Isaac Rabinovitch

His Blog

The Evil PST

I’m at Write the Docs and I pull out my smartphone to check the schedule on Lanyrd. Now, Lanyrd is a really impressive/cool web application, but they’re still conspicuously in bootstrap mode and have a lot of rough edges. The edge that rubs me raw at that particular moment is the fact that the mobile page is just the regular page rearranged in a narrow space. It takes forever to find the bit I’m looking for — and then when I finally get to it some late-arriving stuff rescrolls the page and I have to start all over.

So when I see “all times are in the PST time zone” I’m kind of in a bad mood and fire off a snarky tweet to Lanyrd. Of course, they don’t deserve my snark, especially since the note probably came from the Write the Docs organizers who don’t deserve any snark either (see above re impressive/cool with rough edges). But Lanyrd gets back to me, and basically asks a question that’s too complicated to answer in a tweet. And it’s a question I’ve had to answer more than once, so I might as well blog about it.

My .vimrc

Portia Burton wants to see my .vimrc. Here it is. Evolved over many years. Probably a lot of stuff I couldn’t explain without re-reading the docs.

Yikes. Parts of it are system agnostic, parts are Linux only. Stuff I disabled and don’t remember why. Need to give it some care.

Computers and Apples

I was going to write the follow-up to my previous post about the history of Sun Microsystems. But this will be mostly about Sun’s long struggle with commodity computers, and lots of people (even people in the industry) don’t understand that term. Here’s my explanation.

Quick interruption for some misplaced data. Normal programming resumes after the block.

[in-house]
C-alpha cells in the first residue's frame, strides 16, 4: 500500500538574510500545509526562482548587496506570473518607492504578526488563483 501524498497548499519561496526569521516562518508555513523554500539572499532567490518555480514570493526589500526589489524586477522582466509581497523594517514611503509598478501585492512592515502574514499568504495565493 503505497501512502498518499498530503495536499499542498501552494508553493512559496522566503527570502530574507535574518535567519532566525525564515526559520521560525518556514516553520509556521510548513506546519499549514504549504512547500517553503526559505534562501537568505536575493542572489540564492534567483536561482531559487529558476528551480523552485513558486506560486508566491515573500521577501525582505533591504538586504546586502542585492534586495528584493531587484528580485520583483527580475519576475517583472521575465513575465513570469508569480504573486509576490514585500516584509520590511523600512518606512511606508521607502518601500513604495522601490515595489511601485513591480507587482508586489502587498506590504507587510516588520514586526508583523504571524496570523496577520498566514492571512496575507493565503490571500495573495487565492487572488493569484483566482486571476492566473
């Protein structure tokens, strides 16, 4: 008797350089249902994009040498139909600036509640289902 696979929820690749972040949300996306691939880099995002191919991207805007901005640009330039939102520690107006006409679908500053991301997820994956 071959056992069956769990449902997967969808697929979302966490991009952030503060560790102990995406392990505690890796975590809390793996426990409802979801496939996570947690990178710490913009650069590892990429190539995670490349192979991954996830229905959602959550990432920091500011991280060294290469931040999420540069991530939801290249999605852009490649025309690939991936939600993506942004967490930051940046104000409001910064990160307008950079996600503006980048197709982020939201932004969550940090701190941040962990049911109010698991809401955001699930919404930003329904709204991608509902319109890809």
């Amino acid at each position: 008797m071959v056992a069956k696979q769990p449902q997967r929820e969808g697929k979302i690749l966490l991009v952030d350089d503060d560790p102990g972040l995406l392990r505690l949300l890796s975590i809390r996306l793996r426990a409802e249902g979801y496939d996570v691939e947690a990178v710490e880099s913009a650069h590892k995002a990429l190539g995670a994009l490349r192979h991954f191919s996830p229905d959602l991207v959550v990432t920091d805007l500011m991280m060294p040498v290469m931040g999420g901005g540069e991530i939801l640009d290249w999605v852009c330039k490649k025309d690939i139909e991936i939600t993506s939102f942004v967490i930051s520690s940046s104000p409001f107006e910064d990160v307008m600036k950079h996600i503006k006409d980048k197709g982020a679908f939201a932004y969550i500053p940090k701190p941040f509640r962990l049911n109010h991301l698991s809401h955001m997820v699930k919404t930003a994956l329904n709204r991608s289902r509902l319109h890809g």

The G4, Sun, and Me (1 of 3)

I spent 3 years at Sun working in a unit known as x64 West. There’s an interesting blog post just on the history of that unit, but right now I want to talk about a particular product belonging to it, a rack-mount server called the Sun Fire X4600, also known as the Galaxy 4 or G4. (There were 3 computers in the product line code-named “Galaxy”; the G4 was the one that was 4 rack units tall.) I was the documentation lead for that beast, which had interesting connections with the Sun’s origins, its struggle to survive, and its eventual demise. That’s good for three blog posts. This is the origins one.

The WWW Conundrum

I’m the sort of person who worries about little details most people glide past. Like, how do you type in a web address? If somebody asks me “How do you access the New York Times web site?” I’ll tell them “en why times dot com” and then when they type